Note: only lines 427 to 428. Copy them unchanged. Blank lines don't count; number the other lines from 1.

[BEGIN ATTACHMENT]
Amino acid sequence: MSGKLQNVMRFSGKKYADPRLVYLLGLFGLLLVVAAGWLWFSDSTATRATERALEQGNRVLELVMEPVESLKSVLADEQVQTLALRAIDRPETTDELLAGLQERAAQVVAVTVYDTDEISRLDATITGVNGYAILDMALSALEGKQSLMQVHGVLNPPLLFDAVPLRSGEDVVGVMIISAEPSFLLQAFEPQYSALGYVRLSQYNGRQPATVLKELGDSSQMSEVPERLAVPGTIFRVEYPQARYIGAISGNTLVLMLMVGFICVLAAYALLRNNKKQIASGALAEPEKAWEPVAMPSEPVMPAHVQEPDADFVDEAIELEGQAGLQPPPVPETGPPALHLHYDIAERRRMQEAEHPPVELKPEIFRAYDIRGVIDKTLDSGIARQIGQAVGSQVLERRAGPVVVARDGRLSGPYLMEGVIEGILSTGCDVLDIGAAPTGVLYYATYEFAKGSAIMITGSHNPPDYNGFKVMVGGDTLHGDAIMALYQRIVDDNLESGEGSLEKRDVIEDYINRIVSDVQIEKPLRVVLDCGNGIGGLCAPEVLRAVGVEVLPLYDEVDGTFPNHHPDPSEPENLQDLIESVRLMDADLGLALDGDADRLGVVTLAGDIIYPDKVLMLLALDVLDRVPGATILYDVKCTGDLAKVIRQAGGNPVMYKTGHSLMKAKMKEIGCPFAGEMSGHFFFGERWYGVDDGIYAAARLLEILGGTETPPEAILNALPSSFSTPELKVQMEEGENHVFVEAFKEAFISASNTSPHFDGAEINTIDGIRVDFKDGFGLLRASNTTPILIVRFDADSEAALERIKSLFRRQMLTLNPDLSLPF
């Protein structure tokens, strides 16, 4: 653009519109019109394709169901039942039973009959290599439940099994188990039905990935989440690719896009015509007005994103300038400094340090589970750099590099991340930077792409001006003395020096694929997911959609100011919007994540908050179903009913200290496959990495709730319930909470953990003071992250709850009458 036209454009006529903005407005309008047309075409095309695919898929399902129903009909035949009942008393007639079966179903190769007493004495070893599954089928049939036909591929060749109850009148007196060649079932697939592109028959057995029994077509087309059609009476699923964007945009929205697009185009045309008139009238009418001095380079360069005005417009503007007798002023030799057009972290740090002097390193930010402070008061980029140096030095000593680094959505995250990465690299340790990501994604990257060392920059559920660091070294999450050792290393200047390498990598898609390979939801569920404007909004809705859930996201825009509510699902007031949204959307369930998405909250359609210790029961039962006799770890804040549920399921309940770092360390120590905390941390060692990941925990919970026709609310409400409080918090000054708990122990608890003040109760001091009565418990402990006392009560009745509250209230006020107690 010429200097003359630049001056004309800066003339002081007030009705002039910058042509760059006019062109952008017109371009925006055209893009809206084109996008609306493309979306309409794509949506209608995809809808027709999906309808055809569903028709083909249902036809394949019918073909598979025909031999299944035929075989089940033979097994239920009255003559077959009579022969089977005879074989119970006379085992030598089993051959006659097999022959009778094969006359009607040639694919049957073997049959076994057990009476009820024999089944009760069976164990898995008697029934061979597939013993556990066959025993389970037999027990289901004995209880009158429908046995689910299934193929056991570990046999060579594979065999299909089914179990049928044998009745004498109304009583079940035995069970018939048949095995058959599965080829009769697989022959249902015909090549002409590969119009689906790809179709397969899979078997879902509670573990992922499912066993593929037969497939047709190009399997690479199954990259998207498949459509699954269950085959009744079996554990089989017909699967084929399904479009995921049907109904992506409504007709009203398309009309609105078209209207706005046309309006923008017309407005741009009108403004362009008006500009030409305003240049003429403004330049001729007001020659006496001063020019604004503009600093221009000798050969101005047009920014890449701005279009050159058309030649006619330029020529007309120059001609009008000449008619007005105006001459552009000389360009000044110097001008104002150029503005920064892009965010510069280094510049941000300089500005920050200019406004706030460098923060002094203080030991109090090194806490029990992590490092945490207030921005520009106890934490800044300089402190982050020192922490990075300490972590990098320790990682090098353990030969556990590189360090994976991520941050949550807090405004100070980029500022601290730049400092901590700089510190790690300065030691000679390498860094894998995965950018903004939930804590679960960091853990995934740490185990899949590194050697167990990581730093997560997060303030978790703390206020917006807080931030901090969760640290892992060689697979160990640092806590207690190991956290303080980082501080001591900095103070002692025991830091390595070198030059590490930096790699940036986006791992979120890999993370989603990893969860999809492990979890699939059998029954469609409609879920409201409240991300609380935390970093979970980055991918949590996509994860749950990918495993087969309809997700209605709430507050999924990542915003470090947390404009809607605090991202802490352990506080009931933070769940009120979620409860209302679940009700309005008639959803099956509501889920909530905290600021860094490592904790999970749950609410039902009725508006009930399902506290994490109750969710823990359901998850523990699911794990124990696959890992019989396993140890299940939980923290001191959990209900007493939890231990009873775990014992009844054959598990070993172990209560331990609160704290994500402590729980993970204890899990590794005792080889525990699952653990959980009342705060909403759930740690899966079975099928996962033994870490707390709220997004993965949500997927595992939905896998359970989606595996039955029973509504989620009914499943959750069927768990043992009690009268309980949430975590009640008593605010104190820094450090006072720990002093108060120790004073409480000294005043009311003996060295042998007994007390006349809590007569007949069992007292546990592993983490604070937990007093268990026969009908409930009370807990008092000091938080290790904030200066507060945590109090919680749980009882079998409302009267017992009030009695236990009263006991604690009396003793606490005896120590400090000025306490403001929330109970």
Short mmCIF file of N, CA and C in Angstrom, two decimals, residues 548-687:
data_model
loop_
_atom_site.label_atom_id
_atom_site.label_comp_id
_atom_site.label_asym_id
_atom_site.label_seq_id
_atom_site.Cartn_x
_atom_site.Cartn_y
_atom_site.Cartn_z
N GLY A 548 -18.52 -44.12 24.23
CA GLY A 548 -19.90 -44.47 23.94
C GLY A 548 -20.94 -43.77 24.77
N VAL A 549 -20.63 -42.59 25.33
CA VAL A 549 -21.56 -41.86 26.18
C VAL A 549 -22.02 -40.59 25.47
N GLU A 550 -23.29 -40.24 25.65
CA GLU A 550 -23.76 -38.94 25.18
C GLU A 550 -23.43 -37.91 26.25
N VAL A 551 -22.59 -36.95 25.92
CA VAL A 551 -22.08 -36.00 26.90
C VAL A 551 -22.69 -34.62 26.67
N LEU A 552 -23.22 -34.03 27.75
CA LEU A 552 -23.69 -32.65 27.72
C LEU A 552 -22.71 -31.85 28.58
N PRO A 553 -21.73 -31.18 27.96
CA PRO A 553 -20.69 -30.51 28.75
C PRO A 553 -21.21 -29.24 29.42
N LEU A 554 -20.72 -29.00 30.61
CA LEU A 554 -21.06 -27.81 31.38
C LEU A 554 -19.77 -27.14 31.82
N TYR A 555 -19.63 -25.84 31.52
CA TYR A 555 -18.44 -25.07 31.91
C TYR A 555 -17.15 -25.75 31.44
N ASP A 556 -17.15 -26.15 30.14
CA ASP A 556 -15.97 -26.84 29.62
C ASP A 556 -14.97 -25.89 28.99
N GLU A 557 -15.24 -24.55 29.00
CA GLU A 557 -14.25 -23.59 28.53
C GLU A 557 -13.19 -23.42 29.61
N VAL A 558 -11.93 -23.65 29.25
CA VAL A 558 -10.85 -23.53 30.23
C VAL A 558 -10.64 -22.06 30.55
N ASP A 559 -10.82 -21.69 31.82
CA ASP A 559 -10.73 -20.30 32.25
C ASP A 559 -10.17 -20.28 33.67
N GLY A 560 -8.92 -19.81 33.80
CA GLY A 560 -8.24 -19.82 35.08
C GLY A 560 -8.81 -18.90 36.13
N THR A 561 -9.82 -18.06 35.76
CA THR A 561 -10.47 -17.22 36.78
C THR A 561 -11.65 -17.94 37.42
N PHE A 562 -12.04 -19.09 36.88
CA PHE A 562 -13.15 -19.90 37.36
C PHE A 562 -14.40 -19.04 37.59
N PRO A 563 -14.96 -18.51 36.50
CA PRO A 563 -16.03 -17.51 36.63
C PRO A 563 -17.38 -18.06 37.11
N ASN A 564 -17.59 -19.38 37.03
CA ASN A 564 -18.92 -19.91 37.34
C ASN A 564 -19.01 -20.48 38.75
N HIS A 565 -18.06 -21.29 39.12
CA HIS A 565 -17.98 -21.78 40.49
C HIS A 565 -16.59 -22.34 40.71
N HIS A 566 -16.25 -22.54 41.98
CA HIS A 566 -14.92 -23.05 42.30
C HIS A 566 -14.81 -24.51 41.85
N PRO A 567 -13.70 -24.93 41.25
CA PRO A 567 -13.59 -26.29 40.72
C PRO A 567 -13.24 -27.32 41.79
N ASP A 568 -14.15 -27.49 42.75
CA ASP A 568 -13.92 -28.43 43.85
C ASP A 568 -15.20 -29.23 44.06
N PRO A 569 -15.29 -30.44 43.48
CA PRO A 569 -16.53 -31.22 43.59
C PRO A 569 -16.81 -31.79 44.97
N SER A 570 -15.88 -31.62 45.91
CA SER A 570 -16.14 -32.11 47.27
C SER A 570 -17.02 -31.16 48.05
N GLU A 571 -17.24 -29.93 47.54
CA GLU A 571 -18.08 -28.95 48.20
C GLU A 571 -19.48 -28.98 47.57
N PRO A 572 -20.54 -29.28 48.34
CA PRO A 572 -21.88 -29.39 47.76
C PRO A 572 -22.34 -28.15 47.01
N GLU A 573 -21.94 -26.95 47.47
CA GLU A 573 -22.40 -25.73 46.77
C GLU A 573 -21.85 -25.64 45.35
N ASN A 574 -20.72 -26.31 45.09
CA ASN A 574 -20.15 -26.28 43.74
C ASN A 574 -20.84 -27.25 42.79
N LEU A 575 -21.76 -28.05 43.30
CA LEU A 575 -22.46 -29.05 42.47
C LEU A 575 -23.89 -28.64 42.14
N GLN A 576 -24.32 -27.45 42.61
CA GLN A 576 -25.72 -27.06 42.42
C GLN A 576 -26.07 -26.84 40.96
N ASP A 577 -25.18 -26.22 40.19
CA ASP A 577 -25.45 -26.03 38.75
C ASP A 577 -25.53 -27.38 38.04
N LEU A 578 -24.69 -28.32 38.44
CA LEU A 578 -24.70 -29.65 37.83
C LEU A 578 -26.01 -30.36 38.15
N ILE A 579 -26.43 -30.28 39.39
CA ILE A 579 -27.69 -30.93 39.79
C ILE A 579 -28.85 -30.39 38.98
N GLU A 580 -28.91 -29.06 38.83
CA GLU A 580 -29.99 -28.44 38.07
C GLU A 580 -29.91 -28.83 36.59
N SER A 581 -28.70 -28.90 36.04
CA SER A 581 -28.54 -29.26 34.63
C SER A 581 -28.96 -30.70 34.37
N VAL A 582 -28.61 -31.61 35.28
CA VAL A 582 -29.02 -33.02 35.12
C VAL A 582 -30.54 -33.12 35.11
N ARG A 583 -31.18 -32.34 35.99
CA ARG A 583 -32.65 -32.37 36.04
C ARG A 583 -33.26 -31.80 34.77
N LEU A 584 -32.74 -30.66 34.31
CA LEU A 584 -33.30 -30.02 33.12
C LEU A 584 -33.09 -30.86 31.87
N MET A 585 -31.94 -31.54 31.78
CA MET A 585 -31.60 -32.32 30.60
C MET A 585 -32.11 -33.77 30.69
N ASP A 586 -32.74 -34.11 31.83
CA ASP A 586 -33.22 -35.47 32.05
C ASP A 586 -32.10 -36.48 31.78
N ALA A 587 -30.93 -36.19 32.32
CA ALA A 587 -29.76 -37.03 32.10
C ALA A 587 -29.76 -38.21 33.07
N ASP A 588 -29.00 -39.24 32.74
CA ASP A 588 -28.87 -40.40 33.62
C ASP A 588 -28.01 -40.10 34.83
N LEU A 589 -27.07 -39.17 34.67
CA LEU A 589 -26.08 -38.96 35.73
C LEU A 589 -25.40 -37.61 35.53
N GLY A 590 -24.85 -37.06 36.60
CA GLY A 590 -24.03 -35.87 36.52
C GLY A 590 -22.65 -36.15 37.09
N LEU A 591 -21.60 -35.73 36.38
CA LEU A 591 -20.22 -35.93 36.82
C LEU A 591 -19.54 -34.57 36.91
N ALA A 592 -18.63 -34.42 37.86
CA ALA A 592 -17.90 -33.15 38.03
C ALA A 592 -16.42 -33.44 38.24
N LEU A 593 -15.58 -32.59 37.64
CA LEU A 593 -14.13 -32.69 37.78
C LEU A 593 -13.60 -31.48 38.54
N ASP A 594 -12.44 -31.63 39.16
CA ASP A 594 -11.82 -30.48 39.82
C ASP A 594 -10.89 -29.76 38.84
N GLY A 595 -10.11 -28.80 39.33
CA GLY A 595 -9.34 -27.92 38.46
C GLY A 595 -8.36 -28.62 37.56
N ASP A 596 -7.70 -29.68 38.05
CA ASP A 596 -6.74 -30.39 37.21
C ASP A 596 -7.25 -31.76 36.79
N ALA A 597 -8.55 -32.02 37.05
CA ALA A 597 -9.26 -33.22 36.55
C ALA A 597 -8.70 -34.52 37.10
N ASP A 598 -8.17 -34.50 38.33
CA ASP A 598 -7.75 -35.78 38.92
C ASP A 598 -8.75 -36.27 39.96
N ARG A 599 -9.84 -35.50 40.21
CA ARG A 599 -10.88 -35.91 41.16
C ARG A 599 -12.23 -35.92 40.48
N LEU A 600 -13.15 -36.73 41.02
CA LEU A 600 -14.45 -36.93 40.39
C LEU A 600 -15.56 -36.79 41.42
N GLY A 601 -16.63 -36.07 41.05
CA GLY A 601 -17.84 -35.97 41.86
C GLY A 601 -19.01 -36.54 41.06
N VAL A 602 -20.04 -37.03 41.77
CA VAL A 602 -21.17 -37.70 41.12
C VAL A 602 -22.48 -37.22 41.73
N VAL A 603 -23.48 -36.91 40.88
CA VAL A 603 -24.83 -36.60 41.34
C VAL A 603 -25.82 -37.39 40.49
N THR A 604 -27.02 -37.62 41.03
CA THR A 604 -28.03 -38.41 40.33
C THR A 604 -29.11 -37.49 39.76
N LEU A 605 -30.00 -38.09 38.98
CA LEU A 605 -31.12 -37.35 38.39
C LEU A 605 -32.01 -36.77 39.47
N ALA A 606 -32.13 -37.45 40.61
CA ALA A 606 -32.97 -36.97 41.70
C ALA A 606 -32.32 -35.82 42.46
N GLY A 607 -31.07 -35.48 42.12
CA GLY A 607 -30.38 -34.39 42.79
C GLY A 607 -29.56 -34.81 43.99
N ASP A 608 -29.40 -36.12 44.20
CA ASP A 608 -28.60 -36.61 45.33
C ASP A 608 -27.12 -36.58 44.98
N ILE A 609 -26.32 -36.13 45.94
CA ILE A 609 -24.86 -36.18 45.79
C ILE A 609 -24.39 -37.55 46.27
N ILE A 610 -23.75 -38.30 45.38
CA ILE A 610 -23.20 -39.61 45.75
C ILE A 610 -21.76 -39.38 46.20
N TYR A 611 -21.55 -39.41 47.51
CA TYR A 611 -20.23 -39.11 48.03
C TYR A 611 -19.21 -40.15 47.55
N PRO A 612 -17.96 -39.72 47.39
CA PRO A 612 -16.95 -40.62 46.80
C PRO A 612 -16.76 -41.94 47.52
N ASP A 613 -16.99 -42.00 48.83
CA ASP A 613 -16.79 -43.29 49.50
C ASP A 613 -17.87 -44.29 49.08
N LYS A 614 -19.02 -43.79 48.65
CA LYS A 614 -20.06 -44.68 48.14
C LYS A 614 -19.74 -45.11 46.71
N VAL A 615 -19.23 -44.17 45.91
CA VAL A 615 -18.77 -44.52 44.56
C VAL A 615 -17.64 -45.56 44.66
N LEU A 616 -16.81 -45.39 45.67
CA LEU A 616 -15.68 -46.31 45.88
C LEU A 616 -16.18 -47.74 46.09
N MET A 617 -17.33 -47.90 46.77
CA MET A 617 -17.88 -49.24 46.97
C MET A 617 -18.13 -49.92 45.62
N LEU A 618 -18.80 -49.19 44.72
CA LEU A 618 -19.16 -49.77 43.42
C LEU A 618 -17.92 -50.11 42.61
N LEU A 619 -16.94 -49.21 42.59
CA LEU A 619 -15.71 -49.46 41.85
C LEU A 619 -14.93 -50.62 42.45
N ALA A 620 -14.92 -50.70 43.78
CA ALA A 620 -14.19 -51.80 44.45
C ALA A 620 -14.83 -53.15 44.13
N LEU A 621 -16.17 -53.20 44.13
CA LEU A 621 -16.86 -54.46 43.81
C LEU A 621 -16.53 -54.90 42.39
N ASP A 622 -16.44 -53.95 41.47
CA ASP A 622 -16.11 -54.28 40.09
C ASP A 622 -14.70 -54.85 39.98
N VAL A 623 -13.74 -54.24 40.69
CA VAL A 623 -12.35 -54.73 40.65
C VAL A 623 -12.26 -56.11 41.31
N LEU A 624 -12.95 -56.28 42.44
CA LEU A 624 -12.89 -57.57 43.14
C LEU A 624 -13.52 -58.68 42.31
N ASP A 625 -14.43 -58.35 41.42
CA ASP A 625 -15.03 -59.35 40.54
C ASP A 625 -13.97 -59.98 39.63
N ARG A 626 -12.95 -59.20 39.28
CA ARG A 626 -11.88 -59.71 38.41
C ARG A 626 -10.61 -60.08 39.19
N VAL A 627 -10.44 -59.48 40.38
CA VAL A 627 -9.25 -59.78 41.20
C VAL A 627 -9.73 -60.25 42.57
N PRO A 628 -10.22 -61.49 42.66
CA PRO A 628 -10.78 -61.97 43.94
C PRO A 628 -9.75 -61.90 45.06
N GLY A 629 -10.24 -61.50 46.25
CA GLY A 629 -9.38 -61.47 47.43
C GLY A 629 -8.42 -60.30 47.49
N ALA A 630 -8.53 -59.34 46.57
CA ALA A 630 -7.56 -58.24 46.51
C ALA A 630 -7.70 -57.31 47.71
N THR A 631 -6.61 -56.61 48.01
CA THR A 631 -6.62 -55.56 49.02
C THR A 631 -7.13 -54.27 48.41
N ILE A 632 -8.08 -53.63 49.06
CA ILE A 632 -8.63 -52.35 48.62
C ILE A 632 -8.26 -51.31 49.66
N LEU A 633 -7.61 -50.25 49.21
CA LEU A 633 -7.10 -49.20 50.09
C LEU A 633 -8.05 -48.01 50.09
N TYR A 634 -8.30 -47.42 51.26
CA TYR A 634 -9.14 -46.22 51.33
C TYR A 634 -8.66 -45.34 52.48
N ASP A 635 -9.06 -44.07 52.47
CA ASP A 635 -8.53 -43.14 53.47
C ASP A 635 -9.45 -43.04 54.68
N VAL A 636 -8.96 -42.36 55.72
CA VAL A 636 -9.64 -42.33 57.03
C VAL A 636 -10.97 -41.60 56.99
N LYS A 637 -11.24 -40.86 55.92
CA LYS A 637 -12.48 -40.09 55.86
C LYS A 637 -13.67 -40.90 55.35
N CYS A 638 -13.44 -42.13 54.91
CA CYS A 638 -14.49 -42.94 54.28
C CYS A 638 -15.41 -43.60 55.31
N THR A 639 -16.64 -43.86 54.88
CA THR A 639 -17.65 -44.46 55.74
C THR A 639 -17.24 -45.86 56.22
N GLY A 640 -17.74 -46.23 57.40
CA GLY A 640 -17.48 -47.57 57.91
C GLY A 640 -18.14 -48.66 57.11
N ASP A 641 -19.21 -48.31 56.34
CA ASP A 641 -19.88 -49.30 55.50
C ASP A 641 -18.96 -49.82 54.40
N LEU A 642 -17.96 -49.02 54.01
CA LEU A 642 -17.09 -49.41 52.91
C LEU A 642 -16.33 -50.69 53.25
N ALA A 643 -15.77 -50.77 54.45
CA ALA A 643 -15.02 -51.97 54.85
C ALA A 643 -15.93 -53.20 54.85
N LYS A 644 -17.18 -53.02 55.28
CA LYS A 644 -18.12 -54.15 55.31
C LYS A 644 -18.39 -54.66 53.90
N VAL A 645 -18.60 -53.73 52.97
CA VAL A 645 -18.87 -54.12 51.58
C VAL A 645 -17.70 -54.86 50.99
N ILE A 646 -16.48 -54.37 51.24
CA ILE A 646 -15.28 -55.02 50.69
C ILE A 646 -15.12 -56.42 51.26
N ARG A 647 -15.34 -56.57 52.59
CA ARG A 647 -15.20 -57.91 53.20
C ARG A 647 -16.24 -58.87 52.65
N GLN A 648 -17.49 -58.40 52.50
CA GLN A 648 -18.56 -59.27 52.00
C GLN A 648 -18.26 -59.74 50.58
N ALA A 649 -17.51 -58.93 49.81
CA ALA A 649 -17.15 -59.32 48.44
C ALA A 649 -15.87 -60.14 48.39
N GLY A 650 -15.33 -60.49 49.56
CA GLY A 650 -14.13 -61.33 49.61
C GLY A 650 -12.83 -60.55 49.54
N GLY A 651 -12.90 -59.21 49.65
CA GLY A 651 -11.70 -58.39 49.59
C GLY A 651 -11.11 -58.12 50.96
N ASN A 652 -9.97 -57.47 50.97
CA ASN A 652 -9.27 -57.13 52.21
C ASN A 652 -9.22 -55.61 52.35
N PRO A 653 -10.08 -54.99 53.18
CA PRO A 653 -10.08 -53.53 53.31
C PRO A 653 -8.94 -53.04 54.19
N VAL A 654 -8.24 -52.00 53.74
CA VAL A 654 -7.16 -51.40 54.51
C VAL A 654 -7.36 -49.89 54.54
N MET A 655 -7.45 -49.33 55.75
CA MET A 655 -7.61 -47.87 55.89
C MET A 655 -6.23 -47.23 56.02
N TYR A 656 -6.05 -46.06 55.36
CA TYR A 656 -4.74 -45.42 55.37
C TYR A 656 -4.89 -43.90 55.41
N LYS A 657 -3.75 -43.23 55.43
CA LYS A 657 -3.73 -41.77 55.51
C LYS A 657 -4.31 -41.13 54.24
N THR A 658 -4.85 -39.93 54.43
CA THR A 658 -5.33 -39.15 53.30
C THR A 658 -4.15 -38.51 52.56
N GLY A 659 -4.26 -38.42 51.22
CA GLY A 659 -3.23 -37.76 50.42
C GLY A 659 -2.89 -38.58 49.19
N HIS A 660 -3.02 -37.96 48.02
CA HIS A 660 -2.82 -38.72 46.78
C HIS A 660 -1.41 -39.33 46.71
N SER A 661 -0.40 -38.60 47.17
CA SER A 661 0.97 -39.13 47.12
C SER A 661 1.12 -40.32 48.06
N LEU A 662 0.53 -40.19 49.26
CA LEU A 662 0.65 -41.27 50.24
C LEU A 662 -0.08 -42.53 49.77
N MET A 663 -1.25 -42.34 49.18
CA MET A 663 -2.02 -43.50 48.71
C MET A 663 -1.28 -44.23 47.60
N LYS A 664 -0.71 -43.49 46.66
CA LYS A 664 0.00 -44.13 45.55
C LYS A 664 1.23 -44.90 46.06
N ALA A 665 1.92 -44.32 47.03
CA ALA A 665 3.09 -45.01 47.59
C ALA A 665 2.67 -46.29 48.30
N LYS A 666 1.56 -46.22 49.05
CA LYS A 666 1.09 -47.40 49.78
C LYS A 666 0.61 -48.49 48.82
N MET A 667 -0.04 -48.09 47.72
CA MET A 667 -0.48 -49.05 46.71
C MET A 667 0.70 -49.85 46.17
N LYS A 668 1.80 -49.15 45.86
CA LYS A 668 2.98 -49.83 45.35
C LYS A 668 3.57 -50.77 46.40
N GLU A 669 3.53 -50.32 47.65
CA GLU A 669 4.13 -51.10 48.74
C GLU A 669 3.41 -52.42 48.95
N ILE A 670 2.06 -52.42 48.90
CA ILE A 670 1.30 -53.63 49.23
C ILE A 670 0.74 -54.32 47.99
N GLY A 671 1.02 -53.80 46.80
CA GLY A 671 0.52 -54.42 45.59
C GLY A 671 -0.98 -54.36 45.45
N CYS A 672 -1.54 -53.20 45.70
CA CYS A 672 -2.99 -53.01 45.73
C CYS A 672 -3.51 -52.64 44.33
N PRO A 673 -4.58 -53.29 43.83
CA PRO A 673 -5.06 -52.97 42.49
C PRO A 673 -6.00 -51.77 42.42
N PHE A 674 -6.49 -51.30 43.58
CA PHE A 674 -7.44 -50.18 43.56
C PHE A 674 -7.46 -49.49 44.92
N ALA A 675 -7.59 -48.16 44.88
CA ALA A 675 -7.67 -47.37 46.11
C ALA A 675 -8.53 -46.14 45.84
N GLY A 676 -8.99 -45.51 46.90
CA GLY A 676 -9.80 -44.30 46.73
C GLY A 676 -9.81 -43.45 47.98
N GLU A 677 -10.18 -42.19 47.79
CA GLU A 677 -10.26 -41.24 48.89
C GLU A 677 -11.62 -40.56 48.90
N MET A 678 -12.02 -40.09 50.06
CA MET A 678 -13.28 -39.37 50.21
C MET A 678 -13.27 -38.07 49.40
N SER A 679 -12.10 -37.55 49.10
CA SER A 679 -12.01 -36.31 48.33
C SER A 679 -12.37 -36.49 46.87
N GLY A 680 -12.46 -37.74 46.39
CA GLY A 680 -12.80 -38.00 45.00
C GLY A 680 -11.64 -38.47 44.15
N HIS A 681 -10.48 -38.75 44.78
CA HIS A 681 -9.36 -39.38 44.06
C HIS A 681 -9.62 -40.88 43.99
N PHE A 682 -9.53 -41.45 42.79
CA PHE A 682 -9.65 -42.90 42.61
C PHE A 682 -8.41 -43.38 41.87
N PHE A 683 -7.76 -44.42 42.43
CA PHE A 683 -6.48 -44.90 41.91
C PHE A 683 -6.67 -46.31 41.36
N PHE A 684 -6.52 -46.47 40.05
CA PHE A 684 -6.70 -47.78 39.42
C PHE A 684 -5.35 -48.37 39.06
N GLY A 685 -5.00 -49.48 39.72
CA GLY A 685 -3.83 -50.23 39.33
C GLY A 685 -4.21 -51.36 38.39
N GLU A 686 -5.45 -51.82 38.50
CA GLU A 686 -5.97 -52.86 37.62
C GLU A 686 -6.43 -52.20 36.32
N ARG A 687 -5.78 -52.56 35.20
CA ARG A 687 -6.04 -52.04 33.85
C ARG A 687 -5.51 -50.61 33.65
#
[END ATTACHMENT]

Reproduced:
N GLU A 686 -5.45 -51.82 38.50
CA GLU A 686 -5.97 -52.86 37.62